Barabe brought together a team of scientists with a variety of specialties, and they ran the Gospel through an intensive analysis of microscopy and spectroscopy.
My hand has found, as though a bird's nest, the riches of the peoples.Like someone collecting deserted eggs, I have collected the whole world while no one has fluttered a wing or opened a beak to squawk.' Does the axe claim more credit than the man who wields it, or the saw more strength than the man who handles it?National Geographic also commissioned other analyses of the Gospel, including radiocarbon dating, script analysis and linguistic style.Barabe hit the books, looking for other studies on early Egyptian inks.As though a staff controlled those who raise it, or the club could raise what is not made of wood!
I have the privilege - and the joy - of proclaiming the Bible readings for daily Mass to tens of thousands around the world.
The document was written in two inks — black and brown — mixed together.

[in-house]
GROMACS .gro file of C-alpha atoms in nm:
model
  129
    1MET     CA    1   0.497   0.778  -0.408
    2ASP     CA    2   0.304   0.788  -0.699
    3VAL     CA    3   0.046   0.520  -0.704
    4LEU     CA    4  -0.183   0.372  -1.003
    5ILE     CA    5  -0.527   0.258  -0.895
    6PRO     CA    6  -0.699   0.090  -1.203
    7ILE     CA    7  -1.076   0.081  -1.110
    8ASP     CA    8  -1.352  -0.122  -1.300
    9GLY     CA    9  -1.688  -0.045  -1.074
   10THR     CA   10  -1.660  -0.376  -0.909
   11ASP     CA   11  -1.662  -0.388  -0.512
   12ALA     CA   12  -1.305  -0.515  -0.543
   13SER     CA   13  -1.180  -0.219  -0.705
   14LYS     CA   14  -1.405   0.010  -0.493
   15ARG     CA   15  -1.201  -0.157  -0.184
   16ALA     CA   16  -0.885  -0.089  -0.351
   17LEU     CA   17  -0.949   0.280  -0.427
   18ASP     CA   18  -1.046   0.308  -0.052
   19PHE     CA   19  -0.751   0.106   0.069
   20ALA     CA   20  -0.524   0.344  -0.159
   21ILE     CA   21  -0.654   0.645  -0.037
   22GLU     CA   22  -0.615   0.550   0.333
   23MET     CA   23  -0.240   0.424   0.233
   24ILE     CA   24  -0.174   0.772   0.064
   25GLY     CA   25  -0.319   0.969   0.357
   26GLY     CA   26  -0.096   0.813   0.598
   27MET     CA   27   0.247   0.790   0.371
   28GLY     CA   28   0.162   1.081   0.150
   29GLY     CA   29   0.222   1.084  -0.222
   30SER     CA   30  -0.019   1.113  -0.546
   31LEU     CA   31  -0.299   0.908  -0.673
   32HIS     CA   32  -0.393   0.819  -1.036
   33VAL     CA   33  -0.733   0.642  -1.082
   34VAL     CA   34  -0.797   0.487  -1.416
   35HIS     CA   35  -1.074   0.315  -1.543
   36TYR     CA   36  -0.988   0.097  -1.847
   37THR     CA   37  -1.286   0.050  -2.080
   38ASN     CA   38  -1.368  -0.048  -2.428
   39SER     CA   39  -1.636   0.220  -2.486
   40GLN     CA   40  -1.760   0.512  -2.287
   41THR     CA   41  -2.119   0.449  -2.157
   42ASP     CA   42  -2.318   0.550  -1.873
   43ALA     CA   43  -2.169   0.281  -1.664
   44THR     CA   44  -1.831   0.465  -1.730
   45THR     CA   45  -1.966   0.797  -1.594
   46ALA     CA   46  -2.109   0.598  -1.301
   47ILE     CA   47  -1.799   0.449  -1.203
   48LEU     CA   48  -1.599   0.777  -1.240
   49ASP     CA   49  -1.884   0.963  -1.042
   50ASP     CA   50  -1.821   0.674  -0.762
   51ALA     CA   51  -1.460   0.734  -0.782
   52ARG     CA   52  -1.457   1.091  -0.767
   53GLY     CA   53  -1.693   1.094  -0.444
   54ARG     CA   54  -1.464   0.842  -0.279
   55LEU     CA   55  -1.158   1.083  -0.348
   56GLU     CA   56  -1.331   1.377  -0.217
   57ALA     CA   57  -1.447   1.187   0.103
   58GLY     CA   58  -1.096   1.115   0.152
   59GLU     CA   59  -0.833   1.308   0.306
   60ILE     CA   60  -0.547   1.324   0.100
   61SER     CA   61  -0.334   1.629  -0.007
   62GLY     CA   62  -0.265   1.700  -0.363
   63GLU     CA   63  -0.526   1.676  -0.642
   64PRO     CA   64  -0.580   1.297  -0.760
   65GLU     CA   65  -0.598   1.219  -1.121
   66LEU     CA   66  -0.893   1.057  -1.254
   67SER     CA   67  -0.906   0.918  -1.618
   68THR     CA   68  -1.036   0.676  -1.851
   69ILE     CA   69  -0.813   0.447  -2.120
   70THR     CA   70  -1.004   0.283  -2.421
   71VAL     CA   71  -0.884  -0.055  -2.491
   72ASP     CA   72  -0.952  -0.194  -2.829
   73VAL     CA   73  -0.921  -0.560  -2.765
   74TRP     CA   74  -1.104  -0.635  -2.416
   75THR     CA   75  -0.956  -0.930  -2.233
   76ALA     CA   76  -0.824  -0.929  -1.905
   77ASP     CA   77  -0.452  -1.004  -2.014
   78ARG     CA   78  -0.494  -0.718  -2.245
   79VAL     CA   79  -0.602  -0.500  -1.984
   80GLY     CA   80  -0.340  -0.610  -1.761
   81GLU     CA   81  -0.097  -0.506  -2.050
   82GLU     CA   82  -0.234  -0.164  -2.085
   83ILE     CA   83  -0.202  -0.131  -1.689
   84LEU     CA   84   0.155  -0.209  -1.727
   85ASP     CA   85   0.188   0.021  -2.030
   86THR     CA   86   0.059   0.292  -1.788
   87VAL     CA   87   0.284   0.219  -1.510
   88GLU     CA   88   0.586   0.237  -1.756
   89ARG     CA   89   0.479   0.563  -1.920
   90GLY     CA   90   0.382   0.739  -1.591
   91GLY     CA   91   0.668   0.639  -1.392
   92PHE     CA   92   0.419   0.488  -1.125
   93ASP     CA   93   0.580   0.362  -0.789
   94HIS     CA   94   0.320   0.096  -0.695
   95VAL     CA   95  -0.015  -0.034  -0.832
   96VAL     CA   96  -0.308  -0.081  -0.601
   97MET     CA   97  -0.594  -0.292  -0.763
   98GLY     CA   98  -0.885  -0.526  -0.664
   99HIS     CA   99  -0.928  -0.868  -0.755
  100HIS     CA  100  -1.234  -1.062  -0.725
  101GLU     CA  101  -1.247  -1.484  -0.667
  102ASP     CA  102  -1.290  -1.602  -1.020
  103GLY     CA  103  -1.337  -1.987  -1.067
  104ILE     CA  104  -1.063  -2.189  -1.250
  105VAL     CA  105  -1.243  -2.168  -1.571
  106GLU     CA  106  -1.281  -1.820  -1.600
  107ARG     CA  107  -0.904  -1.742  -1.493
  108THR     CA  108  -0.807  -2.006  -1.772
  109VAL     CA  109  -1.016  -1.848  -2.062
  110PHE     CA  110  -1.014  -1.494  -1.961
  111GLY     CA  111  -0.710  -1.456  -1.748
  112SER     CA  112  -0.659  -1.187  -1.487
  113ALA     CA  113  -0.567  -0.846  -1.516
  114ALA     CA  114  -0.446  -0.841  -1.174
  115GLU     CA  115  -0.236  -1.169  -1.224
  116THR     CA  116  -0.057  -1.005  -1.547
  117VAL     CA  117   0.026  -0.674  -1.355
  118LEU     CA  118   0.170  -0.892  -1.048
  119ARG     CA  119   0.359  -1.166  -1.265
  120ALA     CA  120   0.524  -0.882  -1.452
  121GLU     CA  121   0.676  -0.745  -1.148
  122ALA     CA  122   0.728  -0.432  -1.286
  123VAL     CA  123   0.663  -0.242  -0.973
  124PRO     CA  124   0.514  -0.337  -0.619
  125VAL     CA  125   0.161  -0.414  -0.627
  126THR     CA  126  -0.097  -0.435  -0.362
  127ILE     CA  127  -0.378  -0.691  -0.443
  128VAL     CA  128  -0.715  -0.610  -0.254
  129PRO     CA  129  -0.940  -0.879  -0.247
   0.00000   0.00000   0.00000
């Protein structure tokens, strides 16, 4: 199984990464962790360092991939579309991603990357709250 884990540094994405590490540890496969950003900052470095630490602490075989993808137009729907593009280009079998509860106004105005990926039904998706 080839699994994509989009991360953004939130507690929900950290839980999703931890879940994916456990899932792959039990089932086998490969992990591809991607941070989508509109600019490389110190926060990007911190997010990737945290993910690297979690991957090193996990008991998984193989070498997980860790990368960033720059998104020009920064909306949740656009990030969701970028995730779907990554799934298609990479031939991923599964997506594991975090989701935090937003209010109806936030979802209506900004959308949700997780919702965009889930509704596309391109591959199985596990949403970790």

The black was an ink called "lamp black," which was consistent with the inks used in Egyptian writings from ancient times and into the third century, Barabe said. It was an iron-rich ink called iron gall, but it lacked the sulfur usually found in inks of this sort. "One thing that made this a little bit more dramatic than we would have liked is, we did the sampling in the third week of January of 2006, and the press conference was already scheduled for the third week in April of that same year," Barabe said.
As part of a 2006 National Geographic Society (the Society) investigation of the document, microscopist Joseph Barabe of Mc Crone Associates in Illinois and a team of researchers analyzed the ink on the tattered gospel to find out if it was real or forged.
Some of the chemicals in the ink raised red flags — until Barabe and his colleagues found, at the Louvre Museum, a study of Egyptian documents from the third century A. "What the French study told us is that ink technology was undergoing a transition," Barabe told Live Science.
The chemical composition of inks used can reveal the difference between something authentically ancient and a forgery.